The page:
Improvement in hat-racks
US 56569 A
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Description (OCR text may contain errors)
UNITED STATES PATENT OFFICE.
CEAS. H. KEENER, 0F BALTIMORE, MARYLAND.
IMPROVEMENT IN HAT- RACKS.
To all whom 'it may concern.-
Be it known that I, CHARLES H. KEENER of Baltimore, in the county of Baltimore and State of Maryland, have invented a new and Improved Hat-Rack and I do hereby declare that the following is a full, clear, and exact description thereof, which will enable others skilled in the art to make and use the same, reference being had to the accompanying drawings, forming part of this specification, in which- Figure l is a front elevation of myinvention. Fig. 2 is a side elevation of the saine, showing it applied to use.
Similar letters of reference indicate like parts.
My invention consists in a ring of metal or other suitable material, which is hung in an eye or staple in such manner that the said ring may be raised and the crown of the hat thrust through it, so that when the ring has assumed its pendent or natural position the brim of the hat will rest against the wall or front of the rack, and thus be eftectually prevented from falling. It is applicable to caps and bonnets, as well as hats.
A designates a ring of metal, which is of a size to permit of there being thrust through it the crown of an ordinary gentlemans hat. This ring has a neck portion in the present instance, which is a continuation lof the piece of metal forming the ring. This extension part or loop, by which it is to be hung up, I have designated by the letter a. I will here remark that a separate piece of wire or a cord attached to the ring would answer ,the purpose.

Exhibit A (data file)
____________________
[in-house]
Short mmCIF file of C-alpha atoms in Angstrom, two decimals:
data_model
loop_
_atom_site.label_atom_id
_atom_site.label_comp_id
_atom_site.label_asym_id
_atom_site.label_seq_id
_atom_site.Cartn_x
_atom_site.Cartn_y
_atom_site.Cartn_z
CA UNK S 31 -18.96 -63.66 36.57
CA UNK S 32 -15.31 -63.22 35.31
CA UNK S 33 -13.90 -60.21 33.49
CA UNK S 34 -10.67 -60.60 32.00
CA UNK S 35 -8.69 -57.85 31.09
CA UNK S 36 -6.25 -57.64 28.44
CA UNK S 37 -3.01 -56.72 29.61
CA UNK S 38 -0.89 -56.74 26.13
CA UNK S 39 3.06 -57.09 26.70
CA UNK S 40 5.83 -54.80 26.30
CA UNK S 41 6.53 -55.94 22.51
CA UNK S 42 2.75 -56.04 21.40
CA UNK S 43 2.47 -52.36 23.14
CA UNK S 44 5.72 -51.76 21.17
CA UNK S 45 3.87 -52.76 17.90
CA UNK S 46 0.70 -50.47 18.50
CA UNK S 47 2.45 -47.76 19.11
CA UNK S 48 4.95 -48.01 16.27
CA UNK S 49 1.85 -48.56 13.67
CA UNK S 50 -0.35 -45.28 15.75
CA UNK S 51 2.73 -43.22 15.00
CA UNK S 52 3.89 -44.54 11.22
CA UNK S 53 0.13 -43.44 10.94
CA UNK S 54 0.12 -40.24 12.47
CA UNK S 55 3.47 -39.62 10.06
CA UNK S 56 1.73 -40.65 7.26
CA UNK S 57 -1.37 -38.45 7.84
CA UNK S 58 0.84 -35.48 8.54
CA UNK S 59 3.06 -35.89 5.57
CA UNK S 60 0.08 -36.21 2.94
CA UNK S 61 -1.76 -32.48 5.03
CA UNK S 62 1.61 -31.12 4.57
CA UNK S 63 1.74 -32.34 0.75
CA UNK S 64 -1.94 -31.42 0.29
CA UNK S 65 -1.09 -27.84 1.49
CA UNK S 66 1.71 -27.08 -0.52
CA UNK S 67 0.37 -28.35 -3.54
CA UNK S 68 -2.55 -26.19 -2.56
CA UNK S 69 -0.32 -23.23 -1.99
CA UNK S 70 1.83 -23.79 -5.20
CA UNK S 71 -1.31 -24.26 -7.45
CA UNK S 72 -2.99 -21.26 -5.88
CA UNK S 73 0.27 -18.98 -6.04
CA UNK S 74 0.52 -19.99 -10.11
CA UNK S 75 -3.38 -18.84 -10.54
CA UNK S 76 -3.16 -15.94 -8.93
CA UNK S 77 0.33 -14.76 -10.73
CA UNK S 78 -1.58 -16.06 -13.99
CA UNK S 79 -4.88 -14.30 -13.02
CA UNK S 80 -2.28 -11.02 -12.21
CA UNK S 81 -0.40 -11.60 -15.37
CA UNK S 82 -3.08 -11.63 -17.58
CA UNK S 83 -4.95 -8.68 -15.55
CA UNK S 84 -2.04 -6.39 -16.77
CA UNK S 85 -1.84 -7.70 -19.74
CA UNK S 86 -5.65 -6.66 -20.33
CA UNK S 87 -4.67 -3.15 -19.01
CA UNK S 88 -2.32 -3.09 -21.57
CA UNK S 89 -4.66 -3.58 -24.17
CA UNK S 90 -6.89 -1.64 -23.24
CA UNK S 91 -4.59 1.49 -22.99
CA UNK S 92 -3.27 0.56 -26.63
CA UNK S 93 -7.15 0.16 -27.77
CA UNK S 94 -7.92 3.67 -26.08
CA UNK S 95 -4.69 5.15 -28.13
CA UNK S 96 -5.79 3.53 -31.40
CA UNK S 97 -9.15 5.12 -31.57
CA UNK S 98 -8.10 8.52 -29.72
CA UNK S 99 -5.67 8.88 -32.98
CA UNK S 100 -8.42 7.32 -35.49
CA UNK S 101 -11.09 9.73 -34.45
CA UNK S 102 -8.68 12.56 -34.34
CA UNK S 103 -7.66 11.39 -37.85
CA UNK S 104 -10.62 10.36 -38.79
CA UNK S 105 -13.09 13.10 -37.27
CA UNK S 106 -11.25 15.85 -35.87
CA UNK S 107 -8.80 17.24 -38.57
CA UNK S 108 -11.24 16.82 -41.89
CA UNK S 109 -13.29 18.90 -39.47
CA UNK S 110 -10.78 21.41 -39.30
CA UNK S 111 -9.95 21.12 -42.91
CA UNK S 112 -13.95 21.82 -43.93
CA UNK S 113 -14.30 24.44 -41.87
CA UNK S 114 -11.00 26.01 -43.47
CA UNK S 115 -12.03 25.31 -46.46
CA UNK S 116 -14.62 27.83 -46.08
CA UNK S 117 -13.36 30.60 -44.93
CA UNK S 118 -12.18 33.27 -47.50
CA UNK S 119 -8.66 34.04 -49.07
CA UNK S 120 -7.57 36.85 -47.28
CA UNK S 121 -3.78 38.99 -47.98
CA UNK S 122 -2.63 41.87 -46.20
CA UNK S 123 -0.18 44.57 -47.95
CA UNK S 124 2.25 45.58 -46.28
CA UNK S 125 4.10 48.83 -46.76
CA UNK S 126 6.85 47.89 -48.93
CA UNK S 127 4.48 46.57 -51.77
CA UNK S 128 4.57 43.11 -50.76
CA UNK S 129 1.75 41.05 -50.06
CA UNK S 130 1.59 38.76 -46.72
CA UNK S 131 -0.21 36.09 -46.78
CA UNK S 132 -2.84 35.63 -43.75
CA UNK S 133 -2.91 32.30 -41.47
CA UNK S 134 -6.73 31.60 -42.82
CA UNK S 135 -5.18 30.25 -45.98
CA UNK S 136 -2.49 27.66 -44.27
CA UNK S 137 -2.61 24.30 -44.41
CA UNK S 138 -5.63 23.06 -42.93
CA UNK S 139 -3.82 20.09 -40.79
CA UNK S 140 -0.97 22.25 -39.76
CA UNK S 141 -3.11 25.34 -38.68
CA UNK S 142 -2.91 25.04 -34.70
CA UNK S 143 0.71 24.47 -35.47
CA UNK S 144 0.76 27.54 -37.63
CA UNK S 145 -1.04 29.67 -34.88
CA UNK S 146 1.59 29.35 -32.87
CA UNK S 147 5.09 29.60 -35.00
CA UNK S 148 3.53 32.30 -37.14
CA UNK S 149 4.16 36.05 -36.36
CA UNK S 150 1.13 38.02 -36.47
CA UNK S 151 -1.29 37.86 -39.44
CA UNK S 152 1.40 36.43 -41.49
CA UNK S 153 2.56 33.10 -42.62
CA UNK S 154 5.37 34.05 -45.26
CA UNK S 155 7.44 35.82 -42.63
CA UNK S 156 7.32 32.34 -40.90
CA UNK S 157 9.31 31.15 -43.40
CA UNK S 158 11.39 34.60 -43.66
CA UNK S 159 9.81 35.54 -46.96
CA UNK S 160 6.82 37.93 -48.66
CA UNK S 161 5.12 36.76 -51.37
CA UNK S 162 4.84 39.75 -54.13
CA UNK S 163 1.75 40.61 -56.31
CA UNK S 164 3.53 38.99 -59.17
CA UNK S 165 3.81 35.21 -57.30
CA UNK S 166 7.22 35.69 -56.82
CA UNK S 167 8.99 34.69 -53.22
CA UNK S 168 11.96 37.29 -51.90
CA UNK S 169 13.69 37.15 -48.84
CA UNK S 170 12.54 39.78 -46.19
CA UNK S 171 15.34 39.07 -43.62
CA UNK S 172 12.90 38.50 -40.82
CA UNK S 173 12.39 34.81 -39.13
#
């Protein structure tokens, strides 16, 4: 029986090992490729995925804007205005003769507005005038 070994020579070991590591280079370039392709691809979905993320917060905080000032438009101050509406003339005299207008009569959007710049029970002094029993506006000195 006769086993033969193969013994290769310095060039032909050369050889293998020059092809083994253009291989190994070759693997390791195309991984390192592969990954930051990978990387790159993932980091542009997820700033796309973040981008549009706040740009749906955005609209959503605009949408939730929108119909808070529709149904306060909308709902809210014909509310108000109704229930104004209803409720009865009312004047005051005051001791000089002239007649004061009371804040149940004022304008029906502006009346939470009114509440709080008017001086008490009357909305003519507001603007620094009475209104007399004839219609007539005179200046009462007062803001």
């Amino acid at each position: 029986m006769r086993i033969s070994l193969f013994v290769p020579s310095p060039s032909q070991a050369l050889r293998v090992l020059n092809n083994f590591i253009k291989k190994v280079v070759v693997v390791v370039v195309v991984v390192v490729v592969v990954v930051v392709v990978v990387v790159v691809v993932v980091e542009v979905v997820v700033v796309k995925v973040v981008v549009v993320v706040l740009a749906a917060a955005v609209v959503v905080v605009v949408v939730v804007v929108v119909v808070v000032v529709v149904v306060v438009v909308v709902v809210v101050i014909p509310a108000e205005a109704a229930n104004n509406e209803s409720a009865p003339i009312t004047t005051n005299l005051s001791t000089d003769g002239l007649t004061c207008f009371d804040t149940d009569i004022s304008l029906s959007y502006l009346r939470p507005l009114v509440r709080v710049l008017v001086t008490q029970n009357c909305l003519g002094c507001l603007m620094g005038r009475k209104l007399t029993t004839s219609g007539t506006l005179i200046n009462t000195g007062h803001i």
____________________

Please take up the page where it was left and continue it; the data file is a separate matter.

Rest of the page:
The loop a is hung in an eye, b, or upon a staple secured to the side of a wall, or in whatever place it is designed to have hats and caps hung. The eye b is large enough to allow the loop a to move freely in it, as shown in Fig. 2.
The hat is inserted by raising the ring and putting the crown of the hat through it with its brim downward. This being done, on letting the ring fall the under side of the brim will fall against the wall, and thus hold the hat securely against falling down, as shown in Fig. 2.
This device is simple and efficient, and by its use the knocking of hats oft' of hat-racks and many other embarrassments consequent upon the present style of hooks and pegs upon which hats are hung will be obviated.
What I claim as new, and desire to secure by Letters Patent, is
The hat-rack consisting ofthe ring A, with loop a, hanging in eye b, substantially as described, for the purpose specified.
GHAS. H. KEENER.
Witnesses M. M. LIVINGSTON, ALEX. F. ROBERTS.